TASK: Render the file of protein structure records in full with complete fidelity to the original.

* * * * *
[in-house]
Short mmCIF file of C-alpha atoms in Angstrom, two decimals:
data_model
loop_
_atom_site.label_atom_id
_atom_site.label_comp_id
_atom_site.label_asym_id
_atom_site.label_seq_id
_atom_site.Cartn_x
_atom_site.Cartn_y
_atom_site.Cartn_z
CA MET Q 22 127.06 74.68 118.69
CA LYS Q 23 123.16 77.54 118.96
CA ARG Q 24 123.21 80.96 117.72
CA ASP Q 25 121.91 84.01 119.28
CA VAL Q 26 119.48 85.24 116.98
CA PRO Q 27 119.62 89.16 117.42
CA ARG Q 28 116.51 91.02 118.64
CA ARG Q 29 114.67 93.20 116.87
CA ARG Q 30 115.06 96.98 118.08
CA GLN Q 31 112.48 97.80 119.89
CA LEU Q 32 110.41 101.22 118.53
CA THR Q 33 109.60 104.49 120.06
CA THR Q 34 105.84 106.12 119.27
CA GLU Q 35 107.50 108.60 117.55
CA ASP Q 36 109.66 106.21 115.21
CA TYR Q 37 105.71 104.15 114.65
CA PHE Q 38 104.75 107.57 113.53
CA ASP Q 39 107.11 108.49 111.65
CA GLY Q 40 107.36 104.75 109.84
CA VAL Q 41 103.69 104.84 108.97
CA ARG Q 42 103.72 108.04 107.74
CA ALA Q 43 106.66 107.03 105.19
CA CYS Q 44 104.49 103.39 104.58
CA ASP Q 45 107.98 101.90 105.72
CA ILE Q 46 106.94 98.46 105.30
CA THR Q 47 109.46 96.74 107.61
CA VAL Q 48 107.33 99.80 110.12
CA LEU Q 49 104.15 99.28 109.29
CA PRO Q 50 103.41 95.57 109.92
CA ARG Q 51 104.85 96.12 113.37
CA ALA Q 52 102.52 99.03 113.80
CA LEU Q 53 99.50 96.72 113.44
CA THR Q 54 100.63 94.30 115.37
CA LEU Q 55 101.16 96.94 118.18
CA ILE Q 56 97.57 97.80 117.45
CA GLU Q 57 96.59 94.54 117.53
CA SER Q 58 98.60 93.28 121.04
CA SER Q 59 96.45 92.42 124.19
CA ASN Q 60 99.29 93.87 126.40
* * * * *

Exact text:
[in-house]
Short mmCIF file of C-alpha atoms in Angstrom, two decimals:
data_model
loop_
_atom_site.label_atom_id
_atom_site.label_comp_id
_atom_site.label_asym_id
_atom_site.label_seq_id
_atom_site.Cartn_x
_atom_site.Cartn_y
_atom_site.Cartn_z
CA MET Q 22 127.06 74.68 118.69
CA LYS Q 23 123.16 77.54 118.96
CA ARG Q 24 123.21 80.96 117.72
CA ASP Q 25 121.91 84.01 119.28
CA VAL Q 26 119.48 85.24 116.98
CA PRO Q 27 119.62 89.16 117.42
CA ARG Q 28 116.51 91.02 118.64
CA ARG Q 29 114.67 93.20 116.87
CA ARG Q 30 115.06 96.98 118.08
CA GLN Q 31 112.48 97.80 119.89
CA LEU Q 32 110.41 101.22 118.53
CA THR Q 33 109.60 104.49 120.06
CA THR Q 34 105.84 106.12 119.27
CA GLU Q 35 107.50 108.60 117.55
CA ASP Q 36 109.66 106.21 115.21
CA TYR Q 37 105.71 104.15 114.65
CA PHE Q 38 104.75 107.57 113.53
CA ASP Q 39 107.11 108.49 111.65
CA GLY Q 40 107.36 104.75 109.84
CA VAL Q 41 103.69 104.84 108.97
CA ARG Q 42 103.72 108.04 107.74
CA ALA Q 43 106.66 107.03 105.19
CA CYS Q 44 104.49 103.39 104.58
CA ASP Q 45 107.98 101.90 105.72
CA ILE Q 46 106.94 98.46 105.30
CA THR Q 47 109.46 96.74 107.61
CA VAL Q 48 107.33 99.80 110.12
CA LEU Q 49 104.15 99.28 109.29
CA PRO Q 50 103.41 95.57 109.92
CA ARG Q 51 104.85 96.12 113.37
CA ALA Q 52 102.52 99.03 113.80
CA LEU Q 53 99.50 96.72 113.44
CA THR Q 54 100.63 94.30 115.37
CA LEU Q 55 101.16 96.94 118.18
CA ILE Q 56 97.57 97.80 117.45
CA GLU Q 57 96.59 94.54 117.53
CA SER Q 58 98.60 93.28 121.04
CA SER Q 59 96.45 92.42 124.19
CA ASN Q 60 99.29 93.87 126.40